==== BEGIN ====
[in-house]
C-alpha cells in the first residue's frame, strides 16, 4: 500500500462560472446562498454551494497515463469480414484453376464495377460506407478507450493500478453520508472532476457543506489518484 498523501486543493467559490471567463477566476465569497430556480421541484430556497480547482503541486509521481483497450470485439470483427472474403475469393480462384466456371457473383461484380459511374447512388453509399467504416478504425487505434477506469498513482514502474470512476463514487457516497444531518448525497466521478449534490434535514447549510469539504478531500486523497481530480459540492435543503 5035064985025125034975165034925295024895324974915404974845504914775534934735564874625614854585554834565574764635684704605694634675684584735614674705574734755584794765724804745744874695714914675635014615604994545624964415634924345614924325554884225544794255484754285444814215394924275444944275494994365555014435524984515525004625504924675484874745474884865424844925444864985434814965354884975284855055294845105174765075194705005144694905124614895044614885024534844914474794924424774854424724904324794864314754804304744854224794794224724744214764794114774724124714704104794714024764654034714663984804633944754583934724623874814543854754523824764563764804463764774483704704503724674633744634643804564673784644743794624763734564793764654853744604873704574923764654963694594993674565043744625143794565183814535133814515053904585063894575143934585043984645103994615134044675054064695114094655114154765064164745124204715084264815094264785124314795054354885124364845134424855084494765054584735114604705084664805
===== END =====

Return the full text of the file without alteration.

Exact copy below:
[in-house]
C-alpha cells in the first residue's frame, strides 16, 4: 500500500462560472446562498454551494497515463469480414484453376464495377460506407478507450493500478453520508472532476457543506489518484 498523501486543493467559490471567463477566476465569497430556480421541484430556497480547482503541486509521481483497450470485439470483427472474403475469393480462384466456371457473383461484380459511374447512388453509399467504416478504425487505434477506469498513482514502474470512476463514487457516497444531518448525497466521478449534490434535514447549510469539504478531500486523497481530480459540492435543503 5035064985025125034975165034925295024895324974915404974845504914775534934735564874625614854585554834565574764635684704605694634675684584735614674705574734755584794765724804745744874695714914675635014615604994545624964415634924345614924325554884225544794255484754285444814215394924275444944275494994365555014435524984515525004625504924675484874745474884865424844925444864985434814965354884975284855055294845105174765075194705005144694905124614895044614885024534844914474794924424774854424724904324794864314754804304744854224794794224724744214764794114774724124714704104794714024764654034714663984804633944754583934724623874814543854754523824764563764804463764774483704704503724674633744634643804564673784644743794624763734564793764654853744604873704574923764654963694594993674565043744625143794565183814535133814515053904585063894575143934585043984645103994615134044675054064695114094655114154765064164745124204715084264815094264785124314795054354885124364845134424855084494765054584735114604705084664805